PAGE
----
We all have a natural emotional healing process within us, just as we have a natural physical healing process. When we get a cut, our physical healing process heals it. When emotionally upsetting things happen to us, we are usually able to get over them and go on with our lives. When people say, “Time heals all wounds,” it’s not really time that does the healing, it’s our natural internal healing process at work over time. Francine Shapiro, who developed EMDR, says that what is happening is the Adaptive Information Processing system, as she calls it, in the brain is reprocessing how traumatic material is stored so that the memory of the upsetting incident is integrated into the big picture of our lives and no longer causes upset. Fortunately, most of the bad things that happen to us get processed naturally to what she calls “adaptive resolution,” so we can resiliently handle the new events of our lives.
However, a cut doesn’t always heal until it is cleaned and an antibiotic is applied. Similarly, when something emotionally disturbing happens, the brain’s processing system isn’t always able, without help, to process it and put it into the perspective of our whole lives. The disturbance can be either a major trauma, or repeated smaller life events that undermine our “okness” in the world. These traumatic events get stored in isolated pockets in our neurological system, with the original picture, thoughts, feelings and body sensations. They are like little land mines waiting to go off, and when something triggers them, they can flood into the present, making us overreact to the current situation.
Sometimes we don’t even realize what is happening. The picture of the event may not come to us consciously, yet suddenly we feel unworthy, or hopeless, or fearful, or nauseous and don’t even realize that we are being flooded with dysfunctionally stored material from the past. We may behave in ways we later wish we hadn’t and not fully understand why. The EMDR approach knows you aren’t reacting that way on purpose; the triggered memories are the basis of your actions that don’t fit with the present you.
Just as an antibiotic salve can help heal a cut, EMDR can help the brain’s processing system heal emotional wounds. It’s still your own internal process doing the healing; EMDR just “jump starts” it when necessary and helps it work faster. Once the isolated “land mine” of trauma has been reprocessed with the help of EMDR, it is neutralized so it won’t go off and flood into the present anymore. It’s integrated into the big picture of your life, so it feels like it’s over and it doesn’t have the power to derail you from your present okness.
The eye movements, or other bilateral stimulation, seem to stimulate the information and allow the brain to reprocess the situation. This may be what is happening with the rapid eye movements of dream sleep. Dreams help integrate the events of the day into the big picture of memories in the brain. You have probably heard people say, when you are upset about something, “Sleep on it; it will feel better in the morning.” It would be more accurate to say, “Dream on it.” It usually does feel better in the morning, because it is integrated during dream sleep. When dreams aren’t enough, EMDR helps integrate, or metabolize, dysfunctionally stored material from the past so it doesn’t cause distress in the present. After EMDR the memory is literally stored differently in the brain. Scientific SPECT scans show differences in activation in the brain when people think about a trauma before and after EMDR. It is your own brain doing the healing and you are the one in control.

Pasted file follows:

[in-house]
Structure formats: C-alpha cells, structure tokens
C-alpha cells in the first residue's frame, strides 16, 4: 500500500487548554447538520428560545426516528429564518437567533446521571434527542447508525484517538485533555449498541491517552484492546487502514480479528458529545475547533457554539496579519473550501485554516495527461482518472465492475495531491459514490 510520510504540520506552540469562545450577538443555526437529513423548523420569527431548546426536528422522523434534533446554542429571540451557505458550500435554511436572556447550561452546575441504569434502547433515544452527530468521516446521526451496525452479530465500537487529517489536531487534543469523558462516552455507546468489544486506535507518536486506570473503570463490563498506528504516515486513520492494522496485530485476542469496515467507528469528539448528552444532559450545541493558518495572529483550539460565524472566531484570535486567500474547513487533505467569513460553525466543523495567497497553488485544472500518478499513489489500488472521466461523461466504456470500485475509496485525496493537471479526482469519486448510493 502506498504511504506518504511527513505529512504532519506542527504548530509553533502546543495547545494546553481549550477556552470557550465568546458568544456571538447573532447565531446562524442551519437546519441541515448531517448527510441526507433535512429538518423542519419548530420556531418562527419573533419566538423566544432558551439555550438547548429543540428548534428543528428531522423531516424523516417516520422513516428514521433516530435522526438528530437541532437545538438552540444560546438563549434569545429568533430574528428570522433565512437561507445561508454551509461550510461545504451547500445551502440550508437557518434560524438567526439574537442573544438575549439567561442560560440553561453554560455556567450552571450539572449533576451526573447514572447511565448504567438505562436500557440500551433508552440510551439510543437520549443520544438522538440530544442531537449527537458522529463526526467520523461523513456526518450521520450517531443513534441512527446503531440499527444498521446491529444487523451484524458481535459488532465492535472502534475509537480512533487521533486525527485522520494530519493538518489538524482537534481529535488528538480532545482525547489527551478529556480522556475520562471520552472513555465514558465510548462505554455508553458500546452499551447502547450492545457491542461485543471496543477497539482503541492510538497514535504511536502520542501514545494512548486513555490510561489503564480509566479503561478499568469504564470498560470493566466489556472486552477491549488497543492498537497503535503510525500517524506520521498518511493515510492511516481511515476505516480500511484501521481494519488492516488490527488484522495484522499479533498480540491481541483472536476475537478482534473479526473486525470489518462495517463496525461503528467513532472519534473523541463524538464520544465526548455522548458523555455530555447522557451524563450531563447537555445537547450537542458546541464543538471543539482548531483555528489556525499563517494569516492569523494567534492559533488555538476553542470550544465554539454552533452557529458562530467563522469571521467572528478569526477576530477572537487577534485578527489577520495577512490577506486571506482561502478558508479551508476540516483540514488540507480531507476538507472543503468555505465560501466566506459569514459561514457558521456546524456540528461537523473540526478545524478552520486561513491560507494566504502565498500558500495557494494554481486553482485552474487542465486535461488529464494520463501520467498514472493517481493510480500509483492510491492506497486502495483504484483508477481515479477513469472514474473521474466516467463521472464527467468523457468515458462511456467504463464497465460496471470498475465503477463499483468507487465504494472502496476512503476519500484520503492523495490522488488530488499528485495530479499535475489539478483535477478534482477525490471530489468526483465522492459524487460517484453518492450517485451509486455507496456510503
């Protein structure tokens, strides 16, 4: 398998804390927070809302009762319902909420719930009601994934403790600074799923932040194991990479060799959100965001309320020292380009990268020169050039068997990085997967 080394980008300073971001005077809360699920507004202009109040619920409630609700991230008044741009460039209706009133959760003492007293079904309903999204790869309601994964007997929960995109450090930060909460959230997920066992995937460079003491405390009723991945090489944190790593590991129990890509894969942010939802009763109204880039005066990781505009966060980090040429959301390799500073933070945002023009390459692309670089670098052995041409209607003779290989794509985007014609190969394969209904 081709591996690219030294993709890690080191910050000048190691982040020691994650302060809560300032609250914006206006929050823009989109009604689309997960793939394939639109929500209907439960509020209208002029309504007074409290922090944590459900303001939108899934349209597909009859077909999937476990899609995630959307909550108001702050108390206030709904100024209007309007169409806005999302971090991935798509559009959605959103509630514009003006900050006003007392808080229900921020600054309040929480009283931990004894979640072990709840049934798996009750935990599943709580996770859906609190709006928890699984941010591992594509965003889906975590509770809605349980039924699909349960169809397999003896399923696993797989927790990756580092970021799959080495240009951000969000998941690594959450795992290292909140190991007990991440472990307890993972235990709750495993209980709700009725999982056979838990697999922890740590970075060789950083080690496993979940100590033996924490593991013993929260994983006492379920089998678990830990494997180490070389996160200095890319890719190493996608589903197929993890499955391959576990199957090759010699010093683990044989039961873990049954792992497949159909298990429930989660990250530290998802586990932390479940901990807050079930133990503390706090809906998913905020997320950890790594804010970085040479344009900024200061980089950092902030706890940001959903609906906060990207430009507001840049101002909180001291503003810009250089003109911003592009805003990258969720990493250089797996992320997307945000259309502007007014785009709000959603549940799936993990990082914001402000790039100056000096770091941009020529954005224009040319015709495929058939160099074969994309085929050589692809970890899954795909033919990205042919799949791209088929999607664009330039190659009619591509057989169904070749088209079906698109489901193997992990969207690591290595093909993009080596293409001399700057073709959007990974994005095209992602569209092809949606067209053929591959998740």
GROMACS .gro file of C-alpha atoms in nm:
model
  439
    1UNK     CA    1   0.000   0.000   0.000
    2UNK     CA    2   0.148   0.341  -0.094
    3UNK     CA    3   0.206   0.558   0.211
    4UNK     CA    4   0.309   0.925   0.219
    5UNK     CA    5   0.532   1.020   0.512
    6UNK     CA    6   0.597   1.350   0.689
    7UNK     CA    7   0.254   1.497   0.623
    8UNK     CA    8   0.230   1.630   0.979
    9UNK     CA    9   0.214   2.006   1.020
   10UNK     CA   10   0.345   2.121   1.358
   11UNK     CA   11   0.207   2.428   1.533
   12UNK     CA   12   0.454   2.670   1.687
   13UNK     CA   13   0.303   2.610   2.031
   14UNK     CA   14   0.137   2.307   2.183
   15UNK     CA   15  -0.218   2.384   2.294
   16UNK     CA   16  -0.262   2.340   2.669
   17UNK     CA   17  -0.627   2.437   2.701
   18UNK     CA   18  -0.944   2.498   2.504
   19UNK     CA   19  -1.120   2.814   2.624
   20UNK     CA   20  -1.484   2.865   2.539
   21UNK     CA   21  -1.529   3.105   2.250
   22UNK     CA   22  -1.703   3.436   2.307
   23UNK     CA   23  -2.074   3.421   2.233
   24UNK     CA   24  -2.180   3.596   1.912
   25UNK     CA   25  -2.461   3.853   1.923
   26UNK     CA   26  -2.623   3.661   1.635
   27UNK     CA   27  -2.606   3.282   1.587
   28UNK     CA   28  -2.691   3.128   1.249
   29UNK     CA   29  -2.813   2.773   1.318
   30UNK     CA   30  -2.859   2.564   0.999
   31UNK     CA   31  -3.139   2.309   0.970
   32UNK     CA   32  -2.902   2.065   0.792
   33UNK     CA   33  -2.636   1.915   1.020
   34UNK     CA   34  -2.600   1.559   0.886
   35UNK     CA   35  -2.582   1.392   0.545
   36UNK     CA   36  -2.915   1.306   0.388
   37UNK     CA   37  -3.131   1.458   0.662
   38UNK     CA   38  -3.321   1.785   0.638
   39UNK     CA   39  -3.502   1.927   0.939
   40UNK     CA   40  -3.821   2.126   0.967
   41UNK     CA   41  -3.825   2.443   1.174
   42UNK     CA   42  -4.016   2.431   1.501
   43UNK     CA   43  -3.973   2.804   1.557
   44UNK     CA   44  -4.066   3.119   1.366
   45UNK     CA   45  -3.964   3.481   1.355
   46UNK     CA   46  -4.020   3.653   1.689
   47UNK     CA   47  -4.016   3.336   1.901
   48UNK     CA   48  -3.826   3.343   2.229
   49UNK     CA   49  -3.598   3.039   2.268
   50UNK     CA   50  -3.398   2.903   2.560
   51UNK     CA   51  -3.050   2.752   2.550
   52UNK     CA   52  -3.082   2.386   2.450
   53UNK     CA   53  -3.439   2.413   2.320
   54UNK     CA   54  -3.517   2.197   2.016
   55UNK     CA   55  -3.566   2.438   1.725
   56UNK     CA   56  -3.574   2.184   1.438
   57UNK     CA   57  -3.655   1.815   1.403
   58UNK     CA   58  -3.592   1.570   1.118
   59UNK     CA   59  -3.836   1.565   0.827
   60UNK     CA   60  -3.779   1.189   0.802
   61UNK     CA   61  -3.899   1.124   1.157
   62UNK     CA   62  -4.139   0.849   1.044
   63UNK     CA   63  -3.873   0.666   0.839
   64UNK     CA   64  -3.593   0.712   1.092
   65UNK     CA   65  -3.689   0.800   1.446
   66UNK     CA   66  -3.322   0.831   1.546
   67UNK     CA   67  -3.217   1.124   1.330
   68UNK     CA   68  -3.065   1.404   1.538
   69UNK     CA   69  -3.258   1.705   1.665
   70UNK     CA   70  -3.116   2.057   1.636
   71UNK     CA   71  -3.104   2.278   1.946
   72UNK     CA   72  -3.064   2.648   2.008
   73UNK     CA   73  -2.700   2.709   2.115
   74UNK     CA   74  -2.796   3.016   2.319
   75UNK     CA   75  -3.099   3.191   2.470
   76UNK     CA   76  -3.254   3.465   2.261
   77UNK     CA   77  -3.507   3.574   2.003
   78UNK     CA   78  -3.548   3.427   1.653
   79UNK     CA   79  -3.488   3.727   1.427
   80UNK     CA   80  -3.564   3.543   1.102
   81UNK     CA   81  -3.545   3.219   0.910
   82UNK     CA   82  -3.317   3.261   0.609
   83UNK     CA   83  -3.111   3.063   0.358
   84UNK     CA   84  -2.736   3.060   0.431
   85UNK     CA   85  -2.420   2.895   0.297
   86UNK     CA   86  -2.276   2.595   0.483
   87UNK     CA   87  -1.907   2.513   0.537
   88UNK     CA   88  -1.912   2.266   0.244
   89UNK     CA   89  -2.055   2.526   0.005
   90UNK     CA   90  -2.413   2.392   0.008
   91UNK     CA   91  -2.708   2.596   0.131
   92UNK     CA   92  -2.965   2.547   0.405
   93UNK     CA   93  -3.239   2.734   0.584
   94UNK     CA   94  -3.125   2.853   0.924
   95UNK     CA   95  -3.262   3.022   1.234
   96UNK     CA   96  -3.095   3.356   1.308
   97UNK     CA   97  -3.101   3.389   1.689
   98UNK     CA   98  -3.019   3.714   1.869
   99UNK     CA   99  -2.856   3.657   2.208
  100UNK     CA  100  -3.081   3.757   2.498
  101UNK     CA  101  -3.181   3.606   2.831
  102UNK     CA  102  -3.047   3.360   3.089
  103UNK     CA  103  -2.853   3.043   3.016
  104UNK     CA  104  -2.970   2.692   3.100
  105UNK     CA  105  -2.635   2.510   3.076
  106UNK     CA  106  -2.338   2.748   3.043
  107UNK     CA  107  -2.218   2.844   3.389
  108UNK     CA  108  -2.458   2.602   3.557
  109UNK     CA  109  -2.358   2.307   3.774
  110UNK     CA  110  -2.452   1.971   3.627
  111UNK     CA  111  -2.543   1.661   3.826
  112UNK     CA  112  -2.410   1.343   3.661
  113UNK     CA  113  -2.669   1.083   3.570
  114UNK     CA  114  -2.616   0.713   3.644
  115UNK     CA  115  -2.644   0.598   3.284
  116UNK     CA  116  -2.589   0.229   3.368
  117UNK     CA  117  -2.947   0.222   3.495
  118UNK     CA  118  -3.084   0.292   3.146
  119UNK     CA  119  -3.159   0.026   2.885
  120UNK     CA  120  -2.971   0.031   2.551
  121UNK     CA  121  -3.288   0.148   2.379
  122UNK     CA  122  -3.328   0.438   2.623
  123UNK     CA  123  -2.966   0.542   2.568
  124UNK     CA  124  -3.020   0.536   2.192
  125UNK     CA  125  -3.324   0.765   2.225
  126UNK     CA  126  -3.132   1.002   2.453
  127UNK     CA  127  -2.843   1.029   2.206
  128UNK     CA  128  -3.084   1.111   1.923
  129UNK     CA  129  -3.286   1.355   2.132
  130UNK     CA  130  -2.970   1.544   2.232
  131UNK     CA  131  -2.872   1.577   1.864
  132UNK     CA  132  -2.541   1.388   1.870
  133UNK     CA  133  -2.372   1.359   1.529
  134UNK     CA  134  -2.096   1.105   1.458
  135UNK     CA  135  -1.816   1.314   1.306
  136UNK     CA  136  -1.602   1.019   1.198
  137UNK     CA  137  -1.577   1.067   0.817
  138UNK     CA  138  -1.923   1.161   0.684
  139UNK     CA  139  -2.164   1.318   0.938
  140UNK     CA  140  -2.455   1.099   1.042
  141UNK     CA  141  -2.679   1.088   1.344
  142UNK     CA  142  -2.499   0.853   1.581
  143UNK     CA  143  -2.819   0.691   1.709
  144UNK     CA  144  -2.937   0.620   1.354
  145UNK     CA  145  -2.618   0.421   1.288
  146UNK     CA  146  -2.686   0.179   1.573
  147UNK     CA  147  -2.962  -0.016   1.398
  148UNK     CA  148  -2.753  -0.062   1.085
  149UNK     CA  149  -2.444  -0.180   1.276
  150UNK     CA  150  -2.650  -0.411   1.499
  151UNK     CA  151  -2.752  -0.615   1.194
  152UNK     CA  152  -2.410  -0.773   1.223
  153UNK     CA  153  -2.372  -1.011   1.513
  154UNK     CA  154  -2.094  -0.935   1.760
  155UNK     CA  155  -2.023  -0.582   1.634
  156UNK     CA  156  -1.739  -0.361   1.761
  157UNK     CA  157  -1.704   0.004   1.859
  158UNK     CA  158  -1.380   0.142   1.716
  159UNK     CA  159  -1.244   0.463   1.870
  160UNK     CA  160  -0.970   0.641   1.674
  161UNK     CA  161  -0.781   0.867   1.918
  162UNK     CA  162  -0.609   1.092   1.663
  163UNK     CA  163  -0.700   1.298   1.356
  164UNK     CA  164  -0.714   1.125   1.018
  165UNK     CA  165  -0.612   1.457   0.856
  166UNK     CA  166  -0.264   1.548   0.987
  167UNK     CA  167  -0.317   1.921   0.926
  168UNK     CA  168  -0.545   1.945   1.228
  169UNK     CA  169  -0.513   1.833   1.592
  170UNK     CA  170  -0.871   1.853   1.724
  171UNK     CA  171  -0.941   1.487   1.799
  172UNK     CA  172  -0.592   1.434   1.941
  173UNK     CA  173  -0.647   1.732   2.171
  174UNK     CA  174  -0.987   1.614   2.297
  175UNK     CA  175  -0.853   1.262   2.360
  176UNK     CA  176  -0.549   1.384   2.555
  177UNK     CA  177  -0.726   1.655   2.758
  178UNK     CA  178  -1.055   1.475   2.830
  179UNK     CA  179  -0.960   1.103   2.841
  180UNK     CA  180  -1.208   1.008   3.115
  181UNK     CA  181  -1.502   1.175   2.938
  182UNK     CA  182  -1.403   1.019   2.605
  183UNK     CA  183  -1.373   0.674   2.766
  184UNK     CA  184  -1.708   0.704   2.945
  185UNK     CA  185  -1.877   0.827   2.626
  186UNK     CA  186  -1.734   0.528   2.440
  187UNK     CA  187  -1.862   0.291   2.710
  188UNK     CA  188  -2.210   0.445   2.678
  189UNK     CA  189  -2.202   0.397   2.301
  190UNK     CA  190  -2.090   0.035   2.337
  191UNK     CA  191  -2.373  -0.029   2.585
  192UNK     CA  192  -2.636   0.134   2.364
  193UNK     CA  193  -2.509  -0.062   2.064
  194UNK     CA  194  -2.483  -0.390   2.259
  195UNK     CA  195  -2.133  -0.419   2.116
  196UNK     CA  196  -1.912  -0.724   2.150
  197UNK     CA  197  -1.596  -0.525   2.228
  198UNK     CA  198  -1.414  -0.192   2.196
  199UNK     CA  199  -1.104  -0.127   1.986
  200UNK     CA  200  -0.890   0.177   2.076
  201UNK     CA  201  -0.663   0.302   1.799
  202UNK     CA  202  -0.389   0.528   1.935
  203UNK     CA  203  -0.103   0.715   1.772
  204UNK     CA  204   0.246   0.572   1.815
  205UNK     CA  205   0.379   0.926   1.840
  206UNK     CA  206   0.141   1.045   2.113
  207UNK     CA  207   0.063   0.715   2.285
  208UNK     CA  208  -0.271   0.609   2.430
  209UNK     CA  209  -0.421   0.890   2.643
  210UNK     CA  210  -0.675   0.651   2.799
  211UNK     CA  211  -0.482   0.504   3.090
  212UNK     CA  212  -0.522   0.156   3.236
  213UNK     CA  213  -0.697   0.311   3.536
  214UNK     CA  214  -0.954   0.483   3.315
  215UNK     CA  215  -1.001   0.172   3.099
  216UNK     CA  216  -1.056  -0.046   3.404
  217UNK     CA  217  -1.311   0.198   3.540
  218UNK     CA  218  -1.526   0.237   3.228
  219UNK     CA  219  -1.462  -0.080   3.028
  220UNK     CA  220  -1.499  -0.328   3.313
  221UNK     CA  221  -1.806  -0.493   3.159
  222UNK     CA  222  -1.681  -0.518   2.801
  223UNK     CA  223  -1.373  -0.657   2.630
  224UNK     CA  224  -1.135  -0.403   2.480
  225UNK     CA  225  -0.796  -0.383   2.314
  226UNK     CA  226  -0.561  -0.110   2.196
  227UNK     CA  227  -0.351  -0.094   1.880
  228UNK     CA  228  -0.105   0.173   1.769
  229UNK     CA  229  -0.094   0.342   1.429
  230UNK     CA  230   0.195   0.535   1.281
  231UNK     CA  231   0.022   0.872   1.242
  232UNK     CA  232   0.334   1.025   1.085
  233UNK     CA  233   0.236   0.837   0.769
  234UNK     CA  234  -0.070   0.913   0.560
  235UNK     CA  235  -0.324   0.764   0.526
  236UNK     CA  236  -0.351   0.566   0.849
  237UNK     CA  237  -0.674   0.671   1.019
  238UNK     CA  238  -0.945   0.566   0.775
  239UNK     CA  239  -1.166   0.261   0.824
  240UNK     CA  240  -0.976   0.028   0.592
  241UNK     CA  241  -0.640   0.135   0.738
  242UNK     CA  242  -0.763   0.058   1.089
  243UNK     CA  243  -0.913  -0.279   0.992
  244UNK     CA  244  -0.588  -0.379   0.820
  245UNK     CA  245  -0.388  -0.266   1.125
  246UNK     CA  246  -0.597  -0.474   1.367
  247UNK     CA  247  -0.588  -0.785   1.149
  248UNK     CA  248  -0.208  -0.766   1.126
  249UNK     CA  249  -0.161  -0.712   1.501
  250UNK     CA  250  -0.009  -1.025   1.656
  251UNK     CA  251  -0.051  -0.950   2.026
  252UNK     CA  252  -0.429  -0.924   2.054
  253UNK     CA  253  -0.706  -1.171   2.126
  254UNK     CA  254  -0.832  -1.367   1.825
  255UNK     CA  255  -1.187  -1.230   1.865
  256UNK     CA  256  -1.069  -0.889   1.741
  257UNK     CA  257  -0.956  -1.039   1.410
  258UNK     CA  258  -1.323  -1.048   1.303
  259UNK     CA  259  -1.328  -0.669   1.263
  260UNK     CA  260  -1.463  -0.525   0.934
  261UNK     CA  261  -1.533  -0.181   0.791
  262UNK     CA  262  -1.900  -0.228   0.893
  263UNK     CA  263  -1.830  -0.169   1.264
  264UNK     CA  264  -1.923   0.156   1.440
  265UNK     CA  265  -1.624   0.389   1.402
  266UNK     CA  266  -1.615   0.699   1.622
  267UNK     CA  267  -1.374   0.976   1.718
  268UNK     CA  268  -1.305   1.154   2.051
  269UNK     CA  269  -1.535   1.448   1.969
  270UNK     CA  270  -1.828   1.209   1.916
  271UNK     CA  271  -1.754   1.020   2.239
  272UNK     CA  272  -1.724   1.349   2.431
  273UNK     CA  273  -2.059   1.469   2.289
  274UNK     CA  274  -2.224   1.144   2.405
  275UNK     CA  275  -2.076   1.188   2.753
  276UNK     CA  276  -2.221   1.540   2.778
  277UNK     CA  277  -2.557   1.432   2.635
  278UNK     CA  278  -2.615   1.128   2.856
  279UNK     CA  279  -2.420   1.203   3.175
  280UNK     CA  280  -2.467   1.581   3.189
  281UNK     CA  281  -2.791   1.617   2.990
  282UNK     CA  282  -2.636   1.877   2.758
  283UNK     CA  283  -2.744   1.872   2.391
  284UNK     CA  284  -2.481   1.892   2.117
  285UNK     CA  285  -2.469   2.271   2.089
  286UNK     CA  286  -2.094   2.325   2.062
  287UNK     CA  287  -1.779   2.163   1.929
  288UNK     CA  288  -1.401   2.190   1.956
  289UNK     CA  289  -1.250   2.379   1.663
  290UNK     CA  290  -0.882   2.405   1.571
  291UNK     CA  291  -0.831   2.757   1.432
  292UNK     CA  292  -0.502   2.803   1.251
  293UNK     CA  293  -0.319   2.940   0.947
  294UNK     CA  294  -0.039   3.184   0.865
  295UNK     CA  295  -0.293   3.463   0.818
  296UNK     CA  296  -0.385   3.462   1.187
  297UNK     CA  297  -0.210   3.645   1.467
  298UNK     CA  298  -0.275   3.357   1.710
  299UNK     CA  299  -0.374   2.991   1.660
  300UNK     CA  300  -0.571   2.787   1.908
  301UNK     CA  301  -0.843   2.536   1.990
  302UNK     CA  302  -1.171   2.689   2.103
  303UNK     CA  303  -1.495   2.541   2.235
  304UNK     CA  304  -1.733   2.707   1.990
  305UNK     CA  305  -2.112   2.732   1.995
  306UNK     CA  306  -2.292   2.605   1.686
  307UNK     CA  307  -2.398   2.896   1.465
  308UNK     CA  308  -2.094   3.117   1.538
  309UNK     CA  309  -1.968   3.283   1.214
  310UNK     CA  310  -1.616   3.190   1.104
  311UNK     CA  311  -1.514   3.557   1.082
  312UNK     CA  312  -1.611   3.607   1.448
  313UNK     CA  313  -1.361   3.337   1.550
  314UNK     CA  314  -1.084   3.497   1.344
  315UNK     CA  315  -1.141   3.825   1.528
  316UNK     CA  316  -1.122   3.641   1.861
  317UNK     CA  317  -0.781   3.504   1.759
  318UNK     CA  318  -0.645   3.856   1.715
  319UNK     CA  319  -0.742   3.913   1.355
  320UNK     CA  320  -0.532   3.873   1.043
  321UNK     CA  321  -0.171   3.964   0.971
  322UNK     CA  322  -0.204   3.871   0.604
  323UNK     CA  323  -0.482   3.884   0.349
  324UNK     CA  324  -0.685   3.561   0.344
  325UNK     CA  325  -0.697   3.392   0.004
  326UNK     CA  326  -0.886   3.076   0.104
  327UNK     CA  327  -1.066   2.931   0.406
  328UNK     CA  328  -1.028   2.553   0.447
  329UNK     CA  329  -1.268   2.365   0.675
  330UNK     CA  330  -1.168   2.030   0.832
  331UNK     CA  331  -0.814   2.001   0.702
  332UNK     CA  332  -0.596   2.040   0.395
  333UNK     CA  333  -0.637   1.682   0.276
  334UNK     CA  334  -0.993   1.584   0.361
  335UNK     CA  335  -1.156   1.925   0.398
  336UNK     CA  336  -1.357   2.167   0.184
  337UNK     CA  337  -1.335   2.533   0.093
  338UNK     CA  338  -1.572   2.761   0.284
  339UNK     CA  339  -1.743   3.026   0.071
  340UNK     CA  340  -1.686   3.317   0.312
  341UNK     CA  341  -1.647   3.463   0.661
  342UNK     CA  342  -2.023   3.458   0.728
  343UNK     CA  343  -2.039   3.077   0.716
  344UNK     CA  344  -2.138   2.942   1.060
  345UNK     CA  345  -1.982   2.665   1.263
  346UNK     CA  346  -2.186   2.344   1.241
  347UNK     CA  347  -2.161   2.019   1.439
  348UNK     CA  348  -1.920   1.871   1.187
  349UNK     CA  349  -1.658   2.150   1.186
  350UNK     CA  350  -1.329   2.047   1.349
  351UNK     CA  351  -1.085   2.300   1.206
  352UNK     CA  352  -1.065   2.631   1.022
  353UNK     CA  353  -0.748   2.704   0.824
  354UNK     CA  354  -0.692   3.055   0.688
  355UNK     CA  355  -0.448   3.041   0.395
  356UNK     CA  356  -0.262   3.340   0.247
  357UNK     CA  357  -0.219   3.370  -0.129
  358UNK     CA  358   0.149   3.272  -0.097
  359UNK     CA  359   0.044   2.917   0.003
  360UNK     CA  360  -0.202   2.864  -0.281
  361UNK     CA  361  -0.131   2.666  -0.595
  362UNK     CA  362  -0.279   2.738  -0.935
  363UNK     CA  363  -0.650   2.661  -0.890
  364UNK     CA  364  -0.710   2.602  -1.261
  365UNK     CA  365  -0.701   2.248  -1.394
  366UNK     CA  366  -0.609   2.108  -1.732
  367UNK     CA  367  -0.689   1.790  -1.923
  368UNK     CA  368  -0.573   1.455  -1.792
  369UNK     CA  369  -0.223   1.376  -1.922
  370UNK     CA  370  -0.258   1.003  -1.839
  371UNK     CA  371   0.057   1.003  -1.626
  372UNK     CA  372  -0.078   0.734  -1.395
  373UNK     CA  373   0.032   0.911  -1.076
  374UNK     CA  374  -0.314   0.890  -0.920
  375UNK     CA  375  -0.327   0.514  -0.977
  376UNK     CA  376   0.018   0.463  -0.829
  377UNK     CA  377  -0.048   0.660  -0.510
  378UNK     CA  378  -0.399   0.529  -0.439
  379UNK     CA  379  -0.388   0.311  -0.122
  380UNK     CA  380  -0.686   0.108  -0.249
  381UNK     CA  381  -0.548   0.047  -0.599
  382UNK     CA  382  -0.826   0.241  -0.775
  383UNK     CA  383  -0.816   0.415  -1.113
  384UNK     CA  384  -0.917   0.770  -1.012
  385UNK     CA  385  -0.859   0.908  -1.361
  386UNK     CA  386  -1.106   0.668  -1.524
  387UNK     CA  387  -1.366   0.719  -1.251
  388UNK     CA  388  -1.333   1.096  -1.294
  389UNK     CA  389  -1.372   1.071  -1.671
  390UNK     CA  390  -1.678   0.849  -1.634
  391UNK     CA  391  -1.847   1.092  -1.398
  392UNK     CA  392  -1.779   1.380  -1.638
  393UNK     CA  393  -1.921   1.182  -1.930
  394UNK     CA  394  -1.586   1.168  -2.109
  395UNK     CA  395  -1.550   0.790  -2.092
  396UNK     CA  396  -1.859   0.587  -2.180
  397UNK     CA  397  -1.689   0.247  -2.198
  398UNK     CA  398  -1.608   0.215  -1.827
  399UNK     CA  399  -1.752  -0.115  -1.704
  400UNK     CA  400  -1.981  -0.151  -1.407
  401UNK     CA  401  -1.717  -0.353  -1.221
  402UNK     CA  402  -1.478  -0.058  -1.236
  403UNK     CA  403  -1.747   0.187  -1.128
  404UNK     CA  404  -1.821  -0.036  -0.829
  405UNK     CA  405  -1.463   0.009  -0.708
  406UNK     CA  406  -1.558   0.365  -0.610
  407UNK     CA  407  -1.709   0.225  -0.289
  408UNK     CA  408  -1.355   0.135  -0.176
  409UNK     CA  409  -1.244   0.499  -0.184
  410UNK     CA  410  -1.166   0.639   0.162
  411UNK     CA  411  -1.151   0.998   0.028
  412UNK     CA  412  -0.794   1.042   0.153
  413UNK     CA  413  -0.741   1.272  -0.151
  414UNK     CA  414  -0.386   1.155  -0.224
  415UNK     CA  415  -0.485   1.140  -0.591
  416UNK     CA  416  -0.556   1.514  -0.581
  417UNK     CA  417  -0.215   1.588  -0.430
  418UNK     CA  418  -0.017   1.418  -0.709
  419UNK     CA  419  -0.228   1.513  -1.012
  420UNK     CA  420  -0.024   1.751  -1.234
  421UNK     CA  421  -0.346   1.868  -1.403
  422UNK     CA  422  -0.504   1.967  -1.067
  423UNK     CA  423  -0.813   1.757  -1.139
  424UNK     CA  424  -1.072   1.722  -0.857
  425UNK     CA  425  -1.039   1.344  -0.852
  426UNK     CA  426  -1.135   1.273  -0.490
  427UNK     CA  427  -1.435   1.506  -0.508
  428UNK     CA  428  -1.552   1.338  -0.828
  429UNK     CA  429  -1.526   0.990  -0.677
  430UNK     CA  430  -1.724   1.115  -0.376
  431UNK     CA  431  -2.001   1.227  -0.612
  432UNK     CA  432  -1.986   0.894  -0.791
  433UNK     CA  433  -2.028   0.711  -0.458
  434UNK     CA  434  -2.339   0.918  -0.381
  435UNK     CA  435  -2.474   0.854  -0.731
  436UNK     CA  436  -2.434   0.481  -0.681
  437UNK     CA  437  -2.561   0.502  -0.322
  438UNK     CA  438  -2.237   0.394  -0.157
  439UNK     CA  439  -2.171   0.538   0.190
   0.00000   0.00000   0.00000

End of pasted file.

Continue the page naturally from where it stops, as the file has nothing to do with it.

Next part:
Eye Movement Desensitization and Reprocessing (EMDR) was developed by Francine Shapiro, Ph.D., based on an experience she had in 1987 when she was a psychology graduate student in California. She was walking in a park, focusing on some troubling thoughts when her eyes spontaneously started rapidly darting back and forth. When she again focused on the disturbing thoughts, they were no longer troubling.
She was fascinated and continued to experiment, first with herself, then with approximately 70 friends and colleagues. She developed a complex multi-faceted process which incorporated eye movements and she designed a controlled research study with Vietnam veterans and rape victims. She was encouraged by the remarkably rapid success she continued to find with even these severe cases. PTSD symptoms related to a single trauma were eliminated or dramatically reduced within three sessions. More controlled treatment outcome studies have been done to date on EMDR than on any other method used in the treatment of PTSD. Subsequent research has also shown EMDR to be effective with other mental health diagnoses.
EMDR is much more than eye movements (in fact tones back and forth in the ears or pulses in the hands can substitute for the eye movements). It integrates pictures, beliefs, emotions and body sensations in the processing of traumatic memories, current anxieties, or future fears. Dr. Shapiro has developed an Accelerated Information Processing (AIP) model to explain the rapid results achieved with EMDR, which can be briefly summarized as follows:
- We have an inherent information processing system (an emotional healing system) that is designed to integrate our life experiences and maintain a state of mental health, much as we have healing processes to maintain our physical health. One theory is that the rapid eye movements in REM sleep are one way we normally use this emotional healing system to put traumas and disappointments into the bigger picture so they are not so distressing; however, some events are apparently too traumatic for REM sleep to successfully process. EMDR is a way to give the emotional healing system a boost.